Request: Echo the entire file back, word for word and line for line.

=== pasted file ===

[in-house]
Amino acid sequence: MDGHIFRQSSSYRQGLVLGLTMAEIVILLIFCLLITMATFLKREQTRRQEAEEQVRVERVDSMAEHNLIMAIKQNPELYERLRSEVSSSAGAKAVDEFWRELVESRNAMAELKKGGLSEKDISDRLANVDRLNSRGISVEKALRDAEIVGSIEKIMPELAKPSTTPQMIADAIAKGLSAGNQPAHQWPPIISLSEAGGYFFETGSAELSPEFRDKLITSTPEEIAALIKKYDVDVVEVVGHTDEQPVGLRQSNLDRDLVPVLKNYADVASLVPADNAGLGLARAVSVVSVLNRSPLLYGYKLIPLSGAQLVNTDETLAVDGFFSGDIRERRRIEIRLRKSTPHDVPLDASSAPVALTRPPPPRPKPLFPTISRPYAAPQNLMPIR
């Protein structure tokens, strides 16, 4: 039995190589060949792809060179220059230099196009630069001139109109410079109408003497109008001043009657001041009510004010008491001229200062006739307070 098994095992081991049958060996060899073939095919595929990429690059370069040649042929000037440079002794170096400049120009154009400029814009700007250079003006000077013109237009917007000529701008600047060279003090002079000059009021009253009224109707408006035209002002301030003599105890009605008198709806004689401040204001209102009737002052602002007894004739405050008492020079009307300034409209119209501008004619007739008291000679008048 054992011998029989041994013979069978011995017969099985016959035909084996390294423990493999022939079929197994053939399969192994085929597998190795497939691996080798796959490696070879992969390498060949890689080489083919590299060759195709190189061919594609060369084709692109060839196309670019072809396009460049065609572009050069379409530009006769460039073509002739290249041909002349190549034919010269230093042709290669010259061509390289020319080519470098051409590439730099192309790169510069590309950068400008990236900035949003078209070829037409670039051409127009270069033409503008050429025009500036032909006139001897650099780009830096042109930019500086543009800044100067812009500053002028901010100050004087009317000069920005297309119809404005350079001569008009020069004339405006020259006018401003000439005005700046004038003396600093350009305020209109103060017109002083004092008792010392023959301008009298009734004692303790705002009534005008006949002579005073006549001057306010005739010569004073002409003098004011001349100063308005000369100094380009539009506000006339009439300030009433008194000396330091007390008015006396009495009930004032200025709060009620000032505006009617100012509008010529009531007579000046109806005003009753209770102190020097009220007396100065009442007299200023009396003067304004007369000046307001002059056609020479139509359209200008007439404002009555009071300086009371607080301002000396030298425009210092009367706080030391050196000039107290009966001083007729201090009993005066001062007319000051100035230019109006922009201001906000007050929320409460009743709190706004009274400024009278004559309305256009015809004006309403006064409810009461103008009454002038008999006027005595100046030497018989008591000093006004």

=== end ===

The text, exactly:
[in-house]
Amino acid sequence: MDGHIFRQSSSYRQGLVLGLTMAEIVILLIFCLLITMATFLKREQTRRQEAEEQVRVERVDSMAEHNLIMAIKQNPELYERLRSEVSSSAGAKAVDEFWRELVESRNAMAELKKGGLSEKDISDRLANVDRLNSRGISVEKALRDAEIVGSIEKIMPELAKPSTTPQMIADAIAKGLSAGNQPAHQWPPIISLSEAGGYFFETGSAELSPEFRDKLITSTPEEIAALIKKYDVDVVEVVGHTDEQPVGLRQSNLDRDLVPVLKNYADVASLVPADNAGLGLARAVSVVSVLNRSPLLYGYKLIPLSGAQLVNTDETLAVDGFFSGDIRERRRIEIRLRKSTPHDVPLDASSAPVALTRPPPPRPKPLFPTISRPYAAPQNLMPIR
């Protein structure tokens, strides 16, 4: 039995190589060949792809060179220059230099196009630069001139109109410079109408003497109008001043009657001041009510004010008491001229200062006739307070 098994095992081991049958060996060899073939095919595929990429690059370069040649042929000037440079002794170096400049120009154009400029814009700007250079003006000077013109237009917007000529701008600047060279003090002079000059009021009253009224109707408006035209002002301030003599105890009605008198709806004689401040204001209102009737002052602002007894004739405050008492020079009307300034409209119209501008004619007739008291000679008048 054992011998029989041994013979069978011995017969099985016959035909084996390294423990493999022939079929197994053939399969192994085929597998190795497939691996080798796959490696070879992969390498060949890689080489083919590299060759195709190189061919594609060369084709692109060839196309670019072809396009460049065609572009050069379409530009006769460039073509002739290249041909002349190549034919010269230093042709290669010259061509390289020319080519470098051409590439730099192309790169510069590309950068400008990236900035949003078209070829037409670039051409127009270069033409503008050429025009500036032909006139001897650099780009830096042109930019500086543009800044100067812009500053002028901010100050004087009317000069920005297309119809404005350079001569008009020069004339405006020259006018401003000439005005700046004038003396600093350009305020209109103060017109002083004092008792010392023959301008009298009734004692303790705002009534005008006949002579005073006549001057306010005739010569004073002409003098004011001349100063308005000369100094380009539009506000006339009439300030009433008194000396330091007390008015006396009495009930004032200025709060009620000032505006009617100012509008010529009531007579000046109806005003009753209770102190020097009220007396100065009442007299200023009396003067304004007369000046307001002059056609020479139509359209200008007439404002009555009071300086009371607080301002000396030298425009210092009367706080030391050196000039107290009966001083007729201090009993005066001062007319000051100035230019109006922009201001906000007050929320409460009743709190706004009274400024009278004559309305256009015809004006309403006064409810009461103008009454002038008999006027005595100046030497018989008591000093006004």